Memory is a Central Feature of Minds
Memory is a central feature of minds. Memories are elements used in the
construction of maps and schemas, models of what is going on out there. These
schemas are incorporated into realtime processors that track events as they
happen. They allow us to recognize things and events, make decision such as safe
or not safe, and match needs with opportunities for gratification. Information
coming in from sense organs is encoded into patterns of electrochemical activity
in the brain. The brain monitors events in real-time and a selected sample of
events are stored briefly in a working or short-term memory. This memory
capability gives humans a flow of consciousness and provides a sense of
continuity between previous and current experiences. Some of the events
registered in short-term. working memory are transferred to intermediate storage
with the option of inclusion in long-term memory. If the record of an experience
is reinforced by repetition, a permanent or long-tem memory (LTM) may be
established. Even well-learned implicit memory will fade unless reinforced by
recall exercises and repeated practice. Advanced skills require daily practice
to maintain a high level of performance.
Innate patterns within the mind are the deepest form of memory that is
transmitted by DNA and built into the structure of the brain. Phylogenic memory
is procedural, the form of the mind. Individual experience is the content that
is added to and modifies the underlying form. A reasonable memory model would
distribute the long term storage of acquired memory in different regions of the
In the evaluation of intelligence, we have recognized that there are
underlying general functions that determine how smart a person is. Intelligence
is based on memory and, in a functional sense, intelligence can be appreciated
as a collection of abilities that lead to successful interactions with the
world. The term “cognition” can be roughly translated as thinking and knowing
and the neocortex can be considered the ultimate processor of cognition. Every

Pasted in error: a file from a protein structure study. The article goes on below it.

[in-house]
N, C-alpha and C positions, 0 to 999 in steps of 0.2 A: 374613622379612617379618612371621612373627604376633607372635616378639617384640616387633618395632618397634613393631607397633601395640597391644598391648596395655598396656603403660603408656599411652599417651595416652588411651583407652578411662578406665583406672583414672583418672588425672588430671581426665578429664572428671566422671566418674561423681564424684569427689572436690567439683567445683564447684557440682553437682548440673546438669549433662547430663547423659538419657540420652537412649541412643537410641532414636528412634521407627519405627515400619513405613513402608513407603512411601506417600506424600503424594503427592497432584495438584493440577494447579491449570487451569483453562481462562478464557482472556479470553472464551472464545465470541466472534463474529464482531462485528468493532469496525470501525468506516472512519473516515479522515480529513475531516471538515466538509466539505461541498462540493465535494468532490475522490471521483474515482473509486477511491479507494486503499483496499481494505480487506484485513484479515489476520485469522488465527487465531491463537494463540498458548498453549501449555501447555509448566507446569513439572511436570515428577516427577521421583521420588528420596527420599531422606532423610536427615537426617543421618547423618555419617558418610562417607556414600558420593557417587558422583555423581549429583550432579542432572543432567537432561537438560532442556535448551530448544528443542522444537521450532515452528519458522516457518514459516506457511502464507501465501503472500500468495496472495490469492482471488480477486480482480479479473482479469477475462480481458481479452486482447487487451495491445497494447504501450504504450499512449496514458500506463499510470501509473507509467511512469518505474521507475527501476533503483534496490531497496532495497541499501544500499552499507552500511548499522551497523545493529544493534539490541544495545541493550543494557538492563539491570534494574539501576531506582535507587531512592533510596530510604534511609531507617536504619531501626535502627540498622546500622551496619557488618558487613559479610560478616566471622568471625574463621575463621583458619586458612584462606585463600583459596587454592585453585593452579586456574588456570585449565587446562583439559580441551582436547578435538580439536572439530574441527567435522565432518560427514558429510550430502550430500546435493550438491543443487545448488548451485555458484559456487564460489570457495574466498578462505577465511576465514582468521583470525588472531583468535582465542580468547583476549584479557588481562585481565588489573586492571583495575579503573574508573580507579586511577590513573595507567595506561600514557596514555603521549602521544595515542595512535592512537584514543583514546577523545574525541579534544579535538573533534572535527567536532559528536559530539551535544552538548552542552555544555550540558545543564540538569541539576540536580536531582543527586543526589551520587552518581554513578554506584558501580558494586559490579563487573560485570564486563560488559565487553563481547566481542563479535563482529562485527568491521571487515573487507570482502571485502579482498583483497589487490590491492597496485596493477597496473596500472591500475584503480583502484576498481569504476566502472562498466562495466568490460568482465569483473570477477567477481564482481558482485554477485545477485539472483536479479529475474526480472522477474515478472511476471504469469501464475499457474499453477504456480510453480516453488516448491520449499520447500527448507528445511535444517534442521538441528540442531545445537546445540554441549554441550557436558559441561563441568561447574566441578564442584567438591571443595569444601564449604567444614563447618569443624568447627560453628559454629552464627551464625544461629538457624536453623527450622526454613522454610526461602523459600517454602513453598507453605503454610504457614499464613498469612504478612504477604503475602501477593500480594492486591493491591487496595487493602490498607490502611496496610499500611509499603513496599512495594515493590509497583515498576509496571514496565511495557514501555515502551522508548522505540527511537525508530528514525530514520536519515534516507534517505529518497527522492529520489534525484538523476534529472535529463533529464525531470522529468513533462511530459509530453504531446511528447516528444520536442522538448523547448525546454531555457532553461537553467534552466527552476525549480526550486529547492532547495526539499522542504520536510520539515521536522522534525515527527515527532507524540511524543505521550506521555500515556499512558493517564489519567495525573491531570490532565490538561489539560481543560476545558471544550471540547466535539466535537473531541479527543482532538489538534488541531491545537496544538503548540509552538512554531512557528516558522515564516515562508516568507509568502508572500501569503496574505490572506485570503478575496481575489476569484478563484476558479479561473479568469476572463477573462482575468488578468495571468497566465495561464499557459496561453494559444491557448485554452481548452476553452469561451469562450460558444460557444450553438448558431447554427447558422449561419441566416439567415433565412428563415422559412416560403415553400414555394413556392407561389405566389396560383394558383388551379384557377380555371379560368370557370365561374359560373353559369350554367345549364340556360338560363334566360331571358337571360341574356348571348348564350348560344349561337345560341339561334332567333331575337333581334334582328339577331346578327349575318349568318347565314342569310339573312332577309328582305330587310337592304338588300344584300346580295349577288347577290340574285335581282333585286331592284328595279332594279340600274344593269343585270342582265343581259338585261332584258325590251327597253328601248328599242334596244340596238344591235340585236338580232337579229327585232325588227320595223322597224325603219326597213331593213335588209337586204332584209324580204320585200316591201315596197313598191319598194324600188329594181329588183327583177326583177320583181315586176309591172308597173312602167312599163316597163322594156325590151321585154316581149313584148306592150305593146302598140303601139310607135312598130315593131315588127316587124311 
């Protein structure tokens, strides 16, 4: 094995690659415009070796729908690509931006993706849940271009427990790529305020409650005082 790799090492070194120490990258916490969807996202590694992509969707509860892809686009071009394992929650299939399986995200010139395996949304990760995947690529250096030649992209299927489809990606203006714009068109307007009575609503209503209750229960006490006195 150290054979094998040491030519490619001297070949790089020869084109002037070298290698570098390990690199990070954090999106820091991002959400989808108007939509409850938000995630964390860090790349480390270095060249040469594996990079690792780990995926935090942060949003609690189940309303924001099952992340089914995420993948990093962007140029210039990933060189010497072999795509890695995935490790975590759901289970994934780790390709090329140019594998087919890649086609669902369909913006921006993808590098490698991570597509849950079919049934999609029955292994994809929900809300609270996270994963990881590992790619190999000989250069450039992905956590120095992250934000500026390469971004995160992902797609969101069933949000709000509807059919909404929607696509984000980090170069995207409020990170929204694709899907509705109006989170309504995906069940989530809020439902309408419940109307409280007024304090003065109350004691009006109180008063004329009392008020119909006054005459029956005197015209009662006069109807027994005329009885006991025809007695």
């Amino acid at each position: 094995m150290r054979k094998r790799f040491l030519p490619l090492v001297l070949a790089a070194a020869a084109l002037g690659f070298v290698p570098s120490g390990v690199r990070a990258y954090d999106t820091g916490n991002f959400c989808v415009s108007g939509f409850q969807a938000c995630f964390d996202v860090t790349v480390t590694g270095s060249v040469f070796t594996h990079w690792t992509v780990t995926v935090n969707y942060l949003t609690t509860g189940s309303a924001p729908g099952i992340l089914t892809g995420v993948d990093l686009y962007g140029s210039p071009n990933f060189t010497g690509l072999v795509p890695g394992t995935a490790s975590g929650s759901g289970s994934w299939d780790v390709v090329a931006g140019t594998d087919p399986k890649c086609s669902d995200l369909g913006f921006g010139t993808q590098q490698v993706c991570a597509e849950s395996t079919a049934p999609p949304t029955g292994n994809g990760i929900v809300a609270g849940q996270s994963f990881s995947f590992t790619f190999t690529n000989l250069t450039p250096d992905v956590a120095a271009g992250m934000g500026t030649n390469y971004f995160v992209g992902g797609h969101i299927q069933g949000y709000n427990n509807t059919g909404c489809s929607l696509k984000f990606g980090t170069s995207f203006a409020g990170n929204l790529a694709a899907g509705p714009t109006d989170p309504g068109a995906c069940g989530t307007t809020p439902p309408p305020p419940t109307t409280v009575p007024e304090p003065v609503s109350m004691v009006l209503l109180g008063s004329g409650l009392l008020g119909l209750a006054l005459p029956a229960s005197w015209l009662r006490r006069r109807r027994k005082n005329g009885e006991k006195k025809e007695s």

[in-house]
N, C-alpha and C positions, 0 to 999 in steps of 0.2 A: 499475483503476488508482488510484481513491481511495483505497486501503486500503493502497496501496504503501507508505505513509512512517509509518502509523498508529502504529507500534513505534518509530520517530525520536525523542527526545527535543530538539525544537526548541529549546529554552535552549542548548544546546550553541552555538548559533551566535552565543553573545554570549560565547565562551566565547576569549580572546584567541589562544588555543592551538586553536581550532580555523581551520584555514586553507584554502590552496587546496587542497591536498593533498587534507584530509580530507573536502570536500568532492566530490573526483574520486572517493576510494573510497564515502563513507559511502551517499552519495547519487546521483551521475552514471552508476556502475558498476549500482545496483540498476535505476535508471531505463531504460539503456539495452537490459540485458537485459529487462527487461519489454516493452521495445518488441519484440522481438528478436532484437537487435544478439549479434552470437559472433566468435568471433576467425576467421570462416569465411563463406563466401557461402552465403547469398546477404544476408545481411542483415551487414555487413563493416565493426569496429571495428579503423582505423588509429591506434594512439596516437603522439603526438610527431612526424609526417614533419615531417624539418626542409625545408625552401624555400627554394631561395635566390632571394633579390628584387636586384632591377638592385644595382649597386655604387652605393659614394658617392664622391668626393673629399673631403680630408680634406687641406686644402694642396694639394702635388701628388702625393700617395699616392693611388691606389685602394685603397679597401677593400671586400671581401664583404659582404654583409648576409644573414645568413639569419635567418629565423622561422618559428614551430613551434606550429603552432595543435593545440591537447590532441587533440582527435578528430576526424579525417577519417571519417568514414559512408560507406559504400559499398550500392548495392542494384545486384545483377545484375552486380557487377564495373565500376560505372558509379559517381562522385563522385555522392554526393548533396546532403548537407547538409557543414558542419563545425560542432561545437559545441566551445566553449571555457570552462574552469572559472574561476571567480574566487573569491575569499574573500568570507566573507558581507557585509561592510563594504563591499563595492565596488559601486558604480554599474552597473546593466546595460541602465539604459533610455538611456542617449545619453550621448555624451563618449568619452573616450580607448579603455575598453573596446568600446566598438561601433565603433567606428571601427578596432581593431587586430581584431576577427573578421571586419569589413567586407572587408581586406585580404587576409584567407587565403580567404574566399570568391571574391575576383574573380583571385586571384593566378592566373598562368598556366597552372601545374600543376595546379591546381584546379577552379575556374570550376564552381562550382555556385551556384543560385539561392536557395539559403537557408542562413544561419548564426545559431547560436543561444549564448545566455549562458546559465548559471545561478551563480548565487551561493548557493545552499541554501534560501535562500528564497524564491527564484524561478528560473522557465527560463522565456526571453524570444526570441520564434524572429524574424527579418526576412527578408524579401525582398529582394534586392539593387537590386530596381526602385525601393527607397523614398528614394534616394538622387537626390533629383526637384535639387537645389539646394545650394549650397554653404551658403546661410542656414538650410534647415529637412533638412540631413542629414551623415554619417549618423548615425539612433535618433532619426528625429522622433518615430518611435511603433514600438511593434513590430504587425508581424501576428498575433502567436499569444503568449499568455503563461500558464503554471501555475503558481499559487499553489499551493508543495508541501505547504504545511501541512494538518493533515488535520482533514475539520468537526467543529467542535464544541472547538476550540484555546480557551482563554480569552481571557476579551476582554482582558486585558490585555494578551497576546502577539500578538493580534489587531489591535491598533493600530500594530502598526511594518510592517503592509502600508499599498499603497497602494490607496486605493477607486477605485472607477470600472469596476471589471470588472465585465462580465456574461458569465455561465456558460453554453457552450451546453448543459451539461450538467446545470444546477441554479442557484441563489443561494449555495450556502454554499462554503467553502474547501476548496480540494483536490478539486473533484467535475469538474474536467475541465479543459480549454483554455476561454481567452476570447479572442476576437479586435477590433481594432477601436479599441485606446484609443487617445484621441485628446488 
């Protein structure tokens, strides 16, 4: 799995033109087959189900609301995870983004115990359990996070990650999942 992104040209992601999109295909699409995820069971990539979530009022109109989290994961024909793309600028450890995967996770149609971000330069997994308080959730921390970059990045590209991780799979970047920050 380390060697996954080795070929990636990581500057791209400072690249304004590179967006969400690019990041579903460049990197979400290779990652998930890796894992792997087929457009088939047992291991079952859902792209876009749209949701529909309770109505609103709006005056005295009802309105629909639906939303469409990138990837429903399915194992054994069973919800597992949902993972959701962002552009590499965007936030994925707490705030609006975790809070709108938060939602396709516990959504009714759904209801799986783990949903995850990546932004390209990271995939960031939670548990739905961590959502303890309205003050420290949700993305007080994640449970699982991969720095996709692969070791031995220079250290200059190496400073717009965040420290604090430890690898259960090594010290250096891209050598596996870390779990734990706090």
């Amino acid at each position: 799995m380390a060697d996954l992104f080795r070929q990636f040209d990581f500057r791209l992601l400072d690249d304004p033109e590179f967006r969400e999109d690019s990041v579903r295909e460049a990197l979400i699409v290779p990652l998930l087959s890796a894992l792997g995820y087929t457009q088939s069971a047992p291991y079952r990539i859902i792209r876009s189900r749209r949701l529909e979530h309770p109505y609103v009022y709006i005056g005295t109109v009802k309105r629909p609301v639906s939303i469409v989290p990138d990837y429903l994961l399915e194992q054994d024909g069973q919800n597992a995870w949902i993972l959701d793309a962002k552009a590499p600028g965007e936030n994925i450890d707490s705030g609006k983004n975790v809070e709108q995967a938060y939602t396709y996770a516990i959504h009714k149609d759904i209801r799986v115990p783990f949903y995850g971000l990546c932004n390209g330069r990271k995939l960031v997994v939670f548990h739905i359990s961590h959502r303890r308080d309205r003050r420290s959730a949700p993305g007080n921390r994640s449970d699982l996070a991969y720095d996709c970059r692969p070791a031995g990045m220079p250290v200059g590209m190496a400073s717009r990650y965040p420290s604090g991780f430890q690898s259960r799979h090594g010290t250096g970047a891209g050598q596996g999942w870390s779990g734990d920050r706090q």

student of psychology knows that specialized regions of the neocortex handle
different sensory or input modalities. Phillips and Singer suggested: "Cognitive
sub-systems are distinguished from each other just in terms of the information
on which they operate, but it is also likely that some cognitive functions
require special information processing capabilities. These include: episodic
memory and working memory; intentional representation, i.e. processes that
distinguish between representation and referent; and the creative aspects of
language and long-range strategic planning…in contrast to skills, episodic
memories cannot be acquired in the absence of the hippocampus, and may require
special computational capabilities.”
The flow of information through a human brain is prodigious and memory is
selective. We could not possibly remember everything. Selective retention of the
most relevant information and frequent editing and pruning of LTM is the secret
to sanity and cognitive success. We rely on external devices that expand our
ability to store and access information. Increasingly, we store information in
photographic images, books, newspapers, journals, paper files, microfilm, tapes,
CDs computer hard drives and other storage devices. The most compact and
versatile information is stored digitally in random access format on hard drives
and CDs. This information can be accessed by humans with computers and other
devices and is distributed worldwide on the internet. Human memory storage in
the brain is limited so that access to externally stored and easily accessed
information is a powerful addition to our cognitive abilities.
Four levels of human memory function can be identified during the course of a
lifetime. Peak performance is reached early and may be preserved during
senescence by rare individuals. Most humans' suffer from memory decline and are
considered age-appropriate if their performance remains within the range of
same-age peers. In the USA, the average performance for 30-year-olds on the
Wechsler Memory Scale is 31; and the "normal" average performance for
70-year-olds is 15. Some aging humans decline more than their same-age peers
without experiencing a major disruption of daily living activities and can be
described as senescent with a mild cognitive impairment. Others deteriorate more
severely and memory impairment interferes with daily living activities.
Phillips, W.A. & Singer, W. (1997). In search of common foundations for
cortical computation. Behavioral and Brain Sciences 20 (4): 657-722 .
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